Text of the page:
Zika – What you Need to Know

It has been all over the national and international news. The mosquito-borne disease, known as Zika has been declared a “public health emergency of international concern” (PHEIC) by the World Health Organization. This announcement, made on February 1, 2016, is due to the clusters of microcephaly and other neurological abnormalities that may be caused by Zika virus. This determination is intended to mobilize an international response to combat the mosquito-borne Zika virus, which has spread throughout Central and South America and the Caribbean and is suspected to be the cause of a sharp rise in birth defects in Brazil. The last time the World Health Organization used this designation of PHEIC was during the 2014-2015 Ebola outbreak in West Africa. This announcement has many people, most especially pregnant women fearing dire consequences. Let’s look at what the experts know about this virus and what you need to know to protect yourself.

What is Zika?

The Zika virus is a disease, spread through mosquitoes that can produce mild symptoms such as fever, rash, conjunctivitis and joint pain. The disease is so mild, in fact, that researchers estimate about four-out-of-five people infected with Zika virus won’t even know they have it — and those who do feel symptoms will only experience them for two to seven days. The virus was first isolated in 1947 the Zika forest in Uganda. It was considered a rare virus until 2013 when only a few people had the disease in Africa and Asia. In that year it became widespread in French Polynesia. By 2015, the disease began to spread rapidly throughout Brazil, where it’s estimated that more than one million people may have contracted the virus.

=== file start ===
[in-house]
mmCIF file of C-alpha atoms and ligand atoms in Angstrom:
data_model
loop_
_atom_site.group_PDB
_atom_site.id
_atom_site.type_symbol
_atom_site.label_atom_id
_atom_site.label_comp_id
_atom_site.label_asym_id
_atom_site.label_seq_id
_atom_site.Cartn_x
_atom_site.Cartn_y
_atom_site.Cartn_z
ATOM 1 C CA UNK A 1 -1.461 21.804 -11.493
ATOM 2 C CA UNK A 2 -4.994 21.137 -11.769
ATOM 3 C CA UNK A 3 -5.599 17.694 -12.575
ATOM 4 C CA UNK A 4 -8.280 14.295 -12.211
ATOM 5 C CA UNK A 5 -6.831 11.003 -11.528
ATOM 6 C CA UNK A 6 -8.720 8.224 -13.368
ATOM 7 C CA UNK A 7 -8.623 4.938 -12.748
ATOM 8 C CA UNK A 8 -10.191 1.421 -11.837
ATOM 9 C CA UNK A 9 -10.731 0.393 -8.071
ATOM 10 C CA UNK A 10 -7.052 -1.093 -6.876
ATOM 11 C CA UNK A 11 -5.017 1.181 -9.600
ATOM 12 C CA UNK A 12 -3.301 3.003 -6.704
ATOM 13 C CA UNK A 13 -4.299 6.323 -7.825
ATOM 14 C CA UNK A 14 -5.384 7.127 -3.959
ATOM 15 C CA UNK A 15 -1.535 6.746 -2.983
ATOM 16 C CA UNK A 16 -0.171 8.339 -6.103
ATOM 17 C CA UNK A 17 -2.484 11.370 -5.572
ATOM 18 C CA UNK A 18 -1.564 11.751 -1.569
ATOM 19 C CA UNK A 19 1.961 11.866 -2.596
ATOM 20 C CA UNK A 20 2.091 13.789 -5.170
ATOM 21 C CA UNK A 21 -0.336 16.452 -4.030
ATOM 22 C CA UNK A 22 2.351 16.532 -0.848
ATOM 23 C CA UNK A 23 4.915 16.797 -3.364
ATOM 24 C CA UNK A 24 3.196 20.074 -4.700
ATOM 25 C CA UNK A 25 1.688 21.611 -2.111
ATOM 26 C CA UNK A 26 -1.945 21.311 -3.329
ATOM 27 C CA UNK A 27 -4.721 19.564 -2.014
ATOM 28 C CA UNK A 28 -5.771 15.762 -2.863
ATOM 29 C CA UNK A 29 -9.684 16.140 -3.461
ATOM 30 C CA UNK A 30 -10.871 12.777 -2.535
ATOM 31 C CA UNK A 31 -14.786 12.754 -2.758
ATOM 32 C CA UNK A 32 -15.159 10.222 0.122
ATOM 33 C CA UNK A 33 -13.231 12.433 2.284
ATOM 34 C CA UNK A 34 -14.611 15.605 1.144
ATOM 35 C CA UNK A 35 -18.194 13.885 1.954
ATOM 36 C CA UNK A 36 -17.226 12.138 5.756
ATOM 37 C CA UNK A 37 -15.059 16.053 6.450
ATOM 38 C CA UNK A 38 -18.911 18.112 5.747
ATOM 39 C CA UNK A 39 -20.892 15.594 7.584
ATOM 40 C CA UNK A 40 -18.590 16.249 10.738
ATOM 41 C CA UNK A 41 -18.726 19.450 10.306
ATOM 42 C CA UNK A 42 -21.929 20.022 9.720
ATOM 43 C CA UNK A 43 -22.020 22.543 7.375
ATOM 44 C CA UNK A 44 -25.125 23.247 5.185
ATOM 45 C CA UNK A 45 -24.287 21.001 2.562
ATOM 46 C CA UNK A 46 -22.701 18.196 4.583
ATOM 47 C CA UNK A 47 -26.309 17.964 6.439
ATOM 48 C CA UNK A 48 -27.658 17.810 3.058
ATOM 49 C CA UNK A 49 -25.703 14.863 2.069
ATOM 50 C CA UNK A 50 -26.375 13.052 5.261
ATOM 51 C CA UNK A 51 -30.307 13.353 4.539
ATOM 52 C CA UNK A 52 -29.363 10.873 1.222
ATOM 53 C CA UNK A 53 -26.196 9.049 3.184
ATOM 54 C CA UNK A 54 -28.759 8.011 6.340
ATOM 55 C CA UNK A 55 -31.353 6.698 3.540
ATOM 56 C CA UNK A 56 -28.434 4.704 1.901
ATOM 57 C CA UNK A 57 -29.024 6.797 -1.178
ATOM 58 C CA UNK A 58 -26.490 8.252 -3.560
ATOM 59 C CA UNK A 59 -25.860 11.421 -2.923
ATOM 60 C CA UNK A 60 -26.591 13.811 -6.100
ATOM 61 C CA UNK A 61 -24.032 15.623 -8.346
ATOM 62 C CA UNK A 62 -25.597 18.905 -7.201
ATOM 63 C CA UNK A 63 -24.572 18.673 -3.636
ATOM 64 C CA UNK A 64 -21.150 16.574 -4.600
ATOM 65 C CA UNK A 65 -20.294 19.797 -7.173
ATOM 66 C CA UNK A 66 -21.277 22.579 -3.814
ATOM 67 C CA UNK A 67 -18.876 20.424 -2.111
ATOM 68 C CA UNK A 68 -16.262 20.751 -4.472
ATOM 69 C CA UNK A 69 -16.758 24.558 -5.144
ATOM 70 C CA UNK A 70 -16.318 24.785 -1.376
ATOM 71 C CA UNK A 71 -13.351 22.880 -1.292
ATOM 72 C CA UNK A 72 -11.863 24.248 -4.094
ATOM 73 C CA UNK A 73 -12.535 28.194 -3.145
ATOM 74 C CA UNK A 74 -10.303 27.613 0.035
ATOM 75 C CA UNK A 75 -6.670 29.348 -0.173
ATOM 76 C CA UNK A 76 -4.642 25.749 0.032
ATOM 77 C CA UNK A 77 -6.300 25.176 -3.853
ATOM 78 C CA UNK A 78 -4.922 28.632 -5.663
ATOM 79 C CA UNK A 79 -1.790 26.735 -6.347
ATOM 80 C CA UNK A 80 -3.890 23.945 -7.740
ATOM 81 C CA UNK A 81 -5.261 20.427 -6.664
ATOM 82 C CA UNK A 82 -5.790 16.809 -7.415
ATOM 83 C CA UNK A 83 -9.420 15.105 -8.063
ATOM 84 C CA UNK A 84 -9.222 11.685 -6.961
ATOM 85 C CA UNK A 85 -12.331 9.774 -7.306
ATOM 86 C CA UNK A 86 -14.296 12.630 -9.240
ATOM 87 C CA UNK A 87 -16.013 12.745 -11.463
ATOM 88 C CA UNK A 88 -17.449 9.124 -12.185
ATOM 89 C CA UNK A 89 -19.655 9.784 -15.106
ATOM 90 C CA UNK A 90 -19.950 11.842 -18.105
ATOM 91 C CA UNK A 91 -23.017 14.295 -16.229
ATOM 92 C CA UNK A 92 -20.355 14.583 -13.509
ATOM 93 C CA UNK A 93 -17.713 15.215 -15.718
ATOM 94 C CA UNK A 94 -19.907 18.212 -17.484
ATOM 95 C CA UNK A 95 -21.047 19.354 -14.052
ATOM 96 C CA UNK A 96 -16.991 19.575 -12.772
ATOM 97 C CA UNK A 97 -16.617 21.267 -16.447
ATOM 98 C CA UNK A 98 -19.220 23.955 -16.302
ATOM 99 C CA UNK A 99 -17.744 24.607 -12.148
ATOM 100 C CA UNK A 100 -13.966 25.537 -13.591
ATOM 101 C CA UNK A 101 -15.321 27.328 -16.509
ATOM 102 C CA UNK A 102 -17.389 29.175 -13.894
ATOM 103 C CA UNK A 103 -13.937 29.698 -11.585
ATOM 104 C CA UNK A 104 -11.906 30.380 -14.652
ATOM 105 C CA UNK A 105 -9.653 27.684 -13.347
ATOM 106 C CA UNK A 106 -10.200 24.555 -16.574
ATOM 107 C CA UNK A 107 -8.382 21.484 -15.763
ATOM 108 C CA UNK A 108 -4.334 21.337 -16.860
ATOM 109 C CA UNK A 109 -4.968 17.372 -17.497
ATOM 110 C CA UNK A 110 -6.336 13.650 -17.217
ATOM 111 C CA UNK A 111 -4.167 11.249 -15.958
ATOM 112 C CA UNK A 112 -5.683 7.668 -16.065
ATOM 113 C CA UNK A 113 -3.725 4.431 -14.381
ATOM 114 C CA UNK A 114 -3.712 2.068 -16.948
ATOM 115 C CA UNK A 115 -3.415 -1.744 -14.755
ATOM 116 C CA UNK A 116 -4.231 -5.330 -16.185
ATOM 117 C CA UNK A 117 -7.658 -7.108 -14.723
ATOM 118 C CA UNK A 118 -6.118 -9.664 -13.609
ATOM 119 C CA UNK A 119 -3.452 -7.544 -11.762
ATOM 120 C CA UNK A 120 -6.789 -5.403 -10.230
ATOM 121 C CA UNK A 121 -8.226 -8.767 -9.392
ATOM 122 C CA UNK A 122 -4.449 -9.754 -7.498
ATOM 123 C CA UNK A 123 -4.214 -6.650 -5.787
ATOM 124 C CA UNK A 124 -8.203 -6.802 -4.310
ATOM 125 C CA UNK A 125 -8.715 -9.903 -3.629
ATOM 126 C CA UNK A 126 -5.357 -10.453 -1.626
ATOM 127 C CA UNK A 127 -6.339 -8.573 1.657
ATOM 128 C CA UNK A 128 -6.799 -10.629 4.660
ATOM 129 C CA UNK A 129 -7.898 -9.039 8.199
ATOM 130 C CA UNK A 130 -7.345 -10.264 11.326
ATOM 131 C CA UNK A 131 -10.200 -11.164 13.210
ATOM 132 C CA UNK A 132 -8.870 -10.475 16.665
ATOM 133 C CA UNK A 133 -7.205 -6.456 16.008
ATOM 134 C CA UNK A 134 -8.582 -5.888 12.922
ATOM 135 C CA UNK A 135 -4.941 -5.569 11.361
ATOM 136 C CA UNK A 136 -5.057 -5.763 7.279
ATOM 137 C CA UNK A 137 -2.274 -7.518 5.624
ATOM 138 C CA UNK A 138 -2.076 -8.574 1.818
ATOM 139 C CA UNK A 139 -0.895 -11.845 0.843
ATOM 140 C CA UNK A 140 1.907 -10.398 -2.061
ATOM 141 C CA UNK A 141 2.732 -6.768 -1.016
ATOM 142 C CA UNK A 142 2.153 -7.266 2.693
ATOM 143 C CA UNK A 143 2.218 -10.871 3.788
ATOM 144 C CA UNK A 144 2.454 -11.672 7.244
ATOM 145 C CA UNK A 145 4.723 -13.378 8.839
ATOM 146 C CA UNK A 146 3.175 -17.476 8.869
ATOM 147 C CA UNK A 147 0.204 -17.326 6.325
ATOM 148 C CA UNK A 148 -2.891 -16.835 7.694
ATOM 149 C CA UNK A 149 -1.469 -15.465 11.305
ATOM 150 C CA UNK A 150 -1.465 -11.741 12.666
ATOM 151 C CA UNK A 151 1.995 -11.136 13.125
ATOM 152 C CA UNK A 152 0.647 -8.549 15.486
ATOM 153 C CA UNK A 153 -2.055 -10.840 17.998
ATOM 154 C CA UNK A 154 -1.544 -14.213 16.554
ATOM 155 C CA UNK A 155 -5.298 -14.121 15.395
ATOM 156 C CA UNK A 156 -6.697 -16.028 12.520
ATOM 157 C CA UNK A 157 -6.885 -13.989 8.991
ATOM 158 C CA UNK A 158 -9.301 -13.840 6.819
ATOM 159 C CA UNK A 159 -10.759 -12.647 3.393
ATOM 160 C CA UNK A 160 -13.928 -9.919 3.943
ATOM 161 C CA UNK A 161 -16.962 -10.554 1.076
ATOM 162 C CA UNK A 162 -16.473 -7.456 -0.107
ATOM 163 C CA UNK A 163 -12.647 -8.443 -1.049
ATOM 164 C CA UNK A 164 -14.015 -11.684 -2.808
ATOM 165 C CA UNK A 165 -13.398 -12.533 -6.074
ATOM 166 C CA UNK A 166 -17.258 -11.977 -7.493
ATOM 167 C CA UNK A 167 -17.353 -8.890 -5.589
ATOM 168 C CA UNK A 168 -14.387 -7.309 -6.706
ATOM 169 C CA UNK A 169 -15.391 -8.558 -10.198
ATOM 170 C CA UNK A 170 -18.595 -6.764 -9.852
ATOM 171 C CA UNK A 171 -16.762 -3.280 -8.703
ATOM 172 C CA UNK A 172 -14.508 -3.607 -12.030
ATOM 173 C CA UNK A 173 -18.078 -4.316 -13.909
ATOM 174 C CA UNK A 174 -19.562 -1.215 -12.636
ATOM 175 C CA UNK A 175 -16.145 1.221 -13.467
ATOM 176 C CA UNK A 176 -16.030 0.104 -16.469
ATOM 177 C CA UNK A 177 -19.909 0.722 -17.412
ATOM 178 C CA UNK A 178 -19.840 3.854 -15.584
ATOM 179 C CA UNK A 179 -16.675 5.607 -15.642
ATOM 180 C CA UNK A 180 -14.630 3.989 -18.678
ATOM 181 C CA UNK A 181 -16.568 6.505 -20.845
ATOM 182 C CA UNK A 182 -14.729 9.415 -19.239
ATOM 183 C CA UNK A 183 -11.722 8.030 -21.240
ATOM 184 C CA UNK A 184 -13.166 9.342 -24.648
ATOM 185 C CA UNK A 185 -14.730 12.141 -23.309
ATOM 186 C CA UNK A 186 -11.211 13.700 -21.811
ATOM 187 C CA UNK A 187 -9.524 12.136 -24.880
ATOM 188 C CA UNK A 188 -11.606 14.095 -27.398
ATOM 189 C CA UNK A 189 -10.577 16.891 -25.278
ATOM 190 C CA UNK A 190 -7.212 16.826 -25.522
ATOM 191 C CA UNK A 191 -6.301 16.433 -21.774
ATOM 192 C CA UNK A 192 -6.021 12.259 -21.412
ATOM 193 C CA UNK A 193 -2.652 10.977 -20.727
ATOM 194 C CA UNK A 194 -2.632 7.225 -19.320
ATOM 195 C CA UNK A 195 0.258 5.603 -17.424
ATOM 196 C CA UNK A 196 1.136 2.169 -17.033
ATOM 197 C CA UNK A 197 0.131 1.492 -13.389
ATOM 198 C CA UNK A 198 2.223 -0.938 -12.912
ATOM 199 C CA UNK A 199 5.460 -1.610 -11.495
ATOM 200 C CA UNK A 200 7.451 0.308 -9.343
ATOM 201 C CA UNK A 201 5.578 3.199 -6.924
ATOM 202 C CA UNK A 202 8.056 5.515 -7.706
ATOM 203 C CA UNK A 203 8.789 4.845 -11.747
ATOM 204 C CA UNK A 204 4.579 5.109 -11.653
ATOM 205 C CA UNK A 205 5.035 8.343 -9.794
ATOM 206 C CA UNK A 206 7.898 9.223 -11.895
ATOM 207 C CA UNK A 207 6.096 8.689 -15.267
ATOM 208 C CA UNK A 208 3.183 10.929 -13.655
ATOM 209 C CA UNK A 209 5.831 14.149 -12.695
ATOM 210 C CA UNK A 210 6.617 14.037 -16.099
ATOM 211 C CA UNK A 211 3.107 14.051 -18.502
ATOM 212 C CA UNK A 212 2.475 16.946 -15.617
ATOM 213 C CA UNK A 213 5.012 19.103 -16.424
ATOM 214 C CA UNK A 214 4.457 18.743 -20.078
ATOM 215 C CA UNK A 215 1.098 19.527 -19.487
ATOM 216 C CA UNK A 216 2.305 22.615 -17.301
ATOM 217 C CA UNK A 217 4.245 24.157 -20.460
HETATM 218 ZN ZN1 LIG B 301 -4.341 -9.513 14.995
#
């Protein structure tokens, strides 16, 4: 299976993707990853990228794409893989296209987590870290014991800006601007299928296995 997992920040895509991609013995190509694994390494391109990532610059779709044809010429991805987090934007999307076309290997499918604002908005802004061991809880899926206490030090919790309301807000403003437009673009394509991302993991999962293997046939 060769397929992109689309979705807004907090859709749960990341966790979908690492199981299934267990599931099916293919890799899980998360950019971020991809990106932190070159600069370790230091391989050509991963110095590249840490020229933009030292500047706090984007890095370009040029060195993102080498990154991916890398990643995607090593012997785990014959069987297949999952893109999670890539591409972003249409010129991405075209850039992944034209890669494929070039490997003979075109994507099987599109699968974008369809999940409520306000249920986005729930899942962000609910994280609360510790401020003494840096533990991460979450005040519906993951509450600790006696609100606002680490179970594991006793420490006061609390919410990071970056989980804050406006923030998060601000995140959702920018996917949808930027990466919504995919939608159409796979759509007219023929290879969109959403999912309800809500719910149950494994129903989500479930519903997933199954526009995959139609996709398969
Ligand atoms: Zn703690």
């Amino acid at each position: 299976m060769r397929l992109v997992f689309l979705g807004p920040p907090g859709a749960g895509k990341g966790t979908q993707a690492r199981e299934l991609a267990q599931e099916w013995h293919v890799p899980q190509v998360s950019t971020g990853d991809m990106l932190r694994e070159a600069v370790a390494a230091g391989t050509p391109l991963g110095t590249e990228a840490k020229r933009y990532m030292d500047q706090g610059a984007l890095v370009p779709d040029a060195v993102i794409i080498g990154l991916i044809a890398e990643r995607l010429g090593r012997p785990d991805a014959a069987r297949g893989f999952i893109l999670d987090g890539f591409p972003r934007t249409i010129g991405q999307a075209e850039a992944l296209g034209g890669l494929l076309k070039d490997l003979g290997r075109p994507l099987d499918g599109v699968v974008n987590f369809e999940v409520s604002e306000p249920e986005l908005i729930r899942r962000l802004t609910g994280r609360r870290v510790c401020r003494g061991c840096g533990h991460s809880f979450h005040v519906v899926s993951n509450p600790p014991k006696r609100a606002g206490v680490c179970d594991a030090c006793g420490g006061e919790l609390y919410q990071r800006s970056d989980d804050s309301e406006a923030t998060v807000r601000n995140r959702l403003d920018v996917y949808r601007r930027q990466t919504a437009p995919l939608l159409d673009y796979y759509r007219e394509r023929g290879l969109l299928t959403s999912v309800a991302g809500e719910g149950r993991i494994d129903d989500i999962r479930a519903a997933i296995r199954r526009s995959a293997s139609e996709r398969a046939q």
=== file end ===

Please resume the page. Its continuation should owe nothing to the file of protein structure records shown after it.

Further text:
How is Zika contracted?

In short, a mosquito who has bitten a person infected with the Zika virus and then bites a second person could in fact that person with the disease.

Why is Zika so feared?

Zika is commanding worldwide attention because of an alarming connection between the virus and microcephaly, a neurological disorder that results in babies being born with abnormally small heads. This causes severe developmental issues and sometimes death. While there is not definitive proof yet the WHO strongly suspects that this condition is caused by the Zika virus. To make matters even more dire, there is no specific treatment or vaccine currently available.

Could Zika reach the United States?Currently this virus has been reported in the following Central and South American countries:

  • Barbados
  • Bolivia
  • Brazil
  • Cape Verde
  • Colombia
  • Dominican Republic
  • Ecuador
  • El Salvador
  • French Guiana
  • Guatemala
  • Guadeloupe
  • Guyana
  • Haiti
  • Honduras
  • Martinique
  • Mexico
  • Panama
  • Paraguay
  • Puerto Rico
  • Saint Martin
  • Samoa
  • Suriname
  • Venezuela.

There are already cases among travelers returning to mainland U.S. from these areas but there have not been any cases originating in the United States yet. The CDC has warned that imported cases could cause the virus to spread in some areas of the country. The World Health Organization warned in February that the outbreak would likely reach all countries and territories in the Americas that have Aedes mosquitoes.

What can we do to prevent Zika?

If you are visiting a country with Aedes mosquitoes you are advised to use insect repellent, wear long-sleeved, light-colored clothes and use insect screens or mosquito nets while inside.To help control the mosquito population, people should cover domestic water tanks, unblock drains, avoid accumulating garbage and avoid allowing water to stagnate in outdoor containers such as flower pots.

Some affected countries have called on women to delay pregnancy because of the possible link to microcephaly

The Latest News

As of Feb 3, 2016 there are 40 known cases of people infected with zika in the United States who traveled to the countries listed above.  One case has been proven to be transmitted sexually instead of through the actual mosquito bite.

Pro-Tech will keep you updated on the latest new on this frightening virus.  Knowledge is our best defense until a vaccine is developed.


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